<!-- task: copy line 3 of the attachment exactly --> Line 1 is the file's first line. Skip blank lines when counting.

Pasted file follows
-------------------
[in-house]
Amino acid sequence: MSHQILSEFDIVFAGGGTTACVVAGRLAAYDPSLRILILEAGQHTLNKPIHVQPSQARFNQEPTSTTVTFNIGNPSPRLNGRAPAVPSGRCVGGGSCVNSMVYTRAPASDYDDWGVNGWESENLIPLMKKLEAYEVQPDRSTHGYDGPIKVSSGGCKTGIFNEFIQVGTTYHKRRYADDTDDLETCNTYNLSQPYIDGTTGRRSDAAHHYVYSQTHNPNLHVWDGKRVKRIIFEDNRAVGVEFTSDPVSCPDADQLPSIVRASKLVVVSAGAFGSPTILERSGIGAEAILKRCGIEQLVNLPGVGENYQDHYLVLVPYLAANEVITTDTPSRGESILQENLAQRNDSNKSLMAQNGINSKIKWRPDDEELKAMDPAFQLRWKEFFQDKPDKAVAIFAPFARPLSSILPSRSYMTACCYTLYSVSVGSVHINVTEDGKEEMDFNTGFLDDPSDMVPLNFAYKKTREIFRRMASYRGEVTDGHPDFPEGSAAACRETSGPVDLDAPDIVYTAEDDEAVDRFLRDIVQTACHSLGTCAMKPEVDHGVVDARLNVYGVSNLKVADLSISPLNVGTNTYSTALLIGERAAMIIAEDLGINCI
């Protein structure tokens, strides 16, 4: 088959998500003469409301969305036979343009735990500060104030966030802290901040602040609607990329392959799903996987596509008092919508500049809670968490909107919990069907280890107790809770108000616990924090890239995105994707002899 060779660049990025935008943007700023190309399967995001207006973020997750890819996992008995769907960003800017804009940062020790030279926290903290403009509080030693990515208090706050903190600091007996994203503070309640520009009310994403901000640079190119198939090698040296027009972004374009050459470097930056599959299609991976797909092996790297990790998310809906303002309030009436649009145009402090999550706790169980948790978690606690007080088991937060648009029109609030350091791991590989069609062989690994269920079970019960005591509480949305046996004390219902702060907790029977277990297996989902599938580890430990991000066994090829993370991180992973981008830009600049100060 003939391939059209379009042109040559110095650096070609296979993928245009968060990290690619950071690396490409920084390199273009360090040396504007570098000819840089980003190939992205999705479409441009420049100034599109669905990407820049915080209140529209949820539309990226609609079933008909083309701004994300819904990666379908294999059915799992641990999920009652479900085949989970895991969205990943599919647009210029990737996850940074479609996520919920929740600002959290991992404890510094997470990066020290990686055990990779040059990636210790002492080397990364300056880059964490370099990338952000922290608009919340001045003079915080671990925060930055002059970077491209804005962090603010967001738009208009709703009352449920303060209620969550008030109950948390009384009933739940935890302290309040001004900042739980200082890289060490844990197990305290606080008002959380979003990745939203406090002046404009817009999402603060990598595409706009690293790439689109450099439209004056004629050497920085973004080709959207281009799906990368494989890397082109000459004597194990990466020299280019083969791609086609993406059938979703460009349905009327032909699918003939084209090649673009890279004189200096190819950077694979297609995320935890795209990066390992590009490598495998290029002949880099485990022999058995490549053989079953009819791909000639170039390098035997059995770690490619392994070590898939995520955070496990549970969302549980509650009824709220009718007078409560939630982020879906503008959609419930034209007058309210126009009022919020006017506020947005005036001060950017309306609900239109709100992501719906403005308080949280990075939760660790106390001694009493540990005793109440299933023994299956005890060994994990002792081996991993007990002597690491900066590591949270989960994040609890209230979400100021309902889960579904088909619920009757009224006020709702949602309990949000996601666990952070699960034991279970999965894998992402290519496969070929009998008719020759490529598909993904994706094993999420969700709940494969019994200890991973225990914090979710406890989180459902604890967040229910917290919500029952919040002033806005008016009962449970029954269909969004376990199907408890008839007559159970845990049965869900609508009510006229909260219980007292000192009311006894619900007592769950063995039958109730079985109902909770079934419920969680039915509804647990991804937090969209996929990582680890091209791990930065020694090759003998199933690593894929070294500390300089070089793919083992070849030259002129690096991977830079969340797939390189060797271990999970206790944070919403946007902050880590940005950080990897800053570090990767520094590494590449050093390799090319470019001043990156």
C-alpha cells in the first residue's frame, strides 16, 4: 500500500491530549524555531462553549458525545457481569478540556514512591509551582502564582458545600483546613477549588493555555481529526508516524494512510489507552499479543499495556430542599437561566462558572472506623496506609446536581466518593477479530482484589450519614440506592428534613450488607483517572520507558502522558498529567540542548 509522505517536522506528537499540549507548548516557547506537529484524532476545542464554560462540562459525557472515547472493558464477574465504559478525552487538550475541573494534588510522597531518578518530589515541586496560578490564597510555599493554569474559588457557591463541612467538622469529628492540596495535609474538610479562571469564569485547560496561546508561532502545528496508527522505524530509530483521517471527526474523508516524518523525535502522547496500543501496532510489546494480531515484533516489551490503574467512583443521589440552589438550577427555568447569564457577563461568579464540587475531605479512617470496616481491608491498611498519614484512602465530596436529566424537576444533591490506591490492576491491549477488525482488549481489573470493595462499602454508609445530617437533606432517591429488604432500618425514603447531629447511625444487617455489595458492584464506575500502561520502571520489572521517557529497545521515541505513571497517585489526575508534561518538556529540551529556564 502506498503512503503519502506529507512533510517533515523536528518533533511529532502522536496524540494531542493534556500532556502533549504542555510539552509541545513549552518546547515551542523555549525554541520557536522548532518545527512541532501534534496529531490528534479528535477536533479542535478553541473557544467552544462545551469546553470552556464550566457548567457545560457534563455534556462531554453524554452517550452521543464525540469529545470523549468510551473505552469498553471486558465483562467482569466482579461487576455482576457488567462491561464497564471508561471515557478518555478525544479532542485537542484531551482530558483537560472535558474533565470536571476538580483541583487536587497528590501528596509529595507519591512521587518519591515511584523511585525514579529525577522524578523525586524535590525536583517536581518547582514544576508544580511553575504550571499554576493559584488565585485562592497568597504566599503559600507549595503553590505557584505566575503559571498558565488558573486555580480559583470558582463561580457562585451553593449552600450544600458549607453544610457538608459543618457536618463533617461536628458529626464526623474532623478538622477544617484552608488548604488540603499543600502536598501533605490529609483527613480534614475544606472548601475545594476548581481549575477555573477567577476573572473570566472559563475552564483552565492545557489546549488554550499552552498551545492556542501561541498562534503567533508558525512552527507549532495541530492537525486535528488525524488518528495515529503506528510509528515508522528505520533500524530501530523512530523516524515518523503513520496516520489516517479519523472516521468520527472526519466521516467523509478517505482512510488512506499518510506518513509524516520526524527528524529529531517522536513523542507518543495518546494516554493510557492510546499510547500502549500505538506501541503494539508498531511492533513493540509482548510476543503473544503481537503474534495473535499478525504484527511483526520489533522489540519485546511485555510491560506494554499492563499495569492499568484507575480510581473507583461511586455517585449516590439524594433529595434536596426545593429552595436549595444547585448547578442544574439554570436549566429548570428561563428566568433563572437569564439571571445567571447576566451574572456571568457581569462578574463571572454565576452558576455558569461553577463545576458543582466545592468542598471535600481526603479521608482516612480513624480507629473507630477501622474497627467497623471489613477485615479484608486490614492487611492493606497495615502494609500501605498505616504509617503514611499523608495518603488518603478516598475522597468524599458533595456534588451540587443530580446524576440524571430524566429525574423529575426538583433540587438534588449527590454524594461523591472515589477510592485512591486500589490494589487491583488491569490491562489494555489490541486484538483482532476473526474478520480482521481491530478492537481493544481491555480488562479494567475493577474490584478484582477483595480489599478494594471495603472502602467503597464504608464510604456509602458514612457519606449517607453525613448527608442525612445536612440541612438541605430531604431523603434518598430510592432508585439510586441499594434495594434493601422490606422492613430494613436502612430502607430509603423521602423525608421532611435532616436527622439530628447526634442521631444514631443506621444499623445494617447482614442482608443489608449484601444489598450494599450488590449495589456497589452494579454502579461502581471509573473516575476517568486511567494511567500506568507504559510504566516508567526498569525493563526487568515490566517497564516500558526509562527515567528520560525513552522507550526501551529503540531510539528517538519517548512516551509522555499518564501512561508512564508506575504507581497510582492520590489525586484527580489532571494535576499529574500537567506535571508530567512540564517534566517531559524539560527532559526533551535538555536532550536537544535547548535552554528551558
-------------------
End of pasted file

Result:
């Protein structure tokens, strides 16, 4: 088959998500003469409301969305036979343009735990500060104030966030802290901040602040609607990329392959799903996987596509008092919508500049809670968490909107919990069907280890107790809770108000616990924090890239995105994707002899 060779660049990025935008943007700023190309399967995001207006973020997750890819996992008995769907960003800017804009940062020790030279926290903290403009509080030693990515208090706050903190600091007996994203503070309640520009009310994403901000640079190119198939090698040296027009972004374009050459470097930056599959299609991976797909092996790297990790998310809906303002309030009436649009145009402090999550706790169980948790978690606690007080088991937060648009029109609030350091791991590989069609062989690994269920079970019960005591509480949305046996004390219902702060907790029977277990297996989902599938580890430990991000066994090829993370991180992973981008830009600049100060 003939391939059209379009042109040559110095650096070609296979993928245009968060990290690619950071690396490409920084390199273009360090040396504007570098000819840089980003190939992205999705479409441009420049100034599109669905990407820049915080209140529209949820539309990226609609079933008909083309701004994300819904990666379908294999059915799992641990999920009652479900085949989970895991969205990943599919647009210029990737996850940074479609996520919920929740600002959290991992404890510094997470990066020290990686055990990779040059990636210790002492080397990364300056880059964490370099990338952000922290608009919340001045003079915080671990925060930055002059970077491209804005962090603010967001738009208009709703009352449920303060209620969550008030109950948390009384009933739940935890302290309040001004900042739980200082890289060490844990197990305290606080008002959380979003990745939203406090002046404009817009999402603060990598595409706009690293790439689109450099439209004056004629050497920085973004080709959207281009799906990368494989890397082109000459004597194990990466020299280019083969791609086609993406059938979703460009349905009327032909699918003939084209090649673009890279004189200096190819950077694979297609995320935890795209990066390992590009490598495998290029002949880099485990022999058995490549053989079953009819791909000639170039390098035997059995770690490619392994070590898939995520955070496990549970969302549980509650009824709220009718007078409560939630982020879906503008959609419930034209007058309210126009009022919020006017506020947005005036001060950017309306609900239109709100992501719906403005308080949280990075939760660790106390001694009493540990005793109440299933023994299956005890060994994990002792081996991993007990002597690491900066590591949270989960994040609890209230979400100021309902889960579904088909619920009757009224006020709702949602309990949000996601666990952070699960034991279970999965894998992402290519496969070929009998008719020759490529598909993904994706094993999420969700709940494969019994200890991973225990914090979710406890989180459902604890967040229910917290919500029952919040002033806005008016009962449970029954269909969004376990199907408890008839007559159970845990049965869900609508009510006229909260219980007292000192009311006894619900007592769950063995039958109730079985109902909770079934419920969680039915509804647990991804937090969209996929990582680890091209791990930065020694090759003998199933690593894929070294500390300089070089793919083992070849030259002129690096991977830079969340797939390189060797271990999970206790944070919403946007902050880590940005950080990897800053570090990767520094590494590449050093390799090319470019001043990156």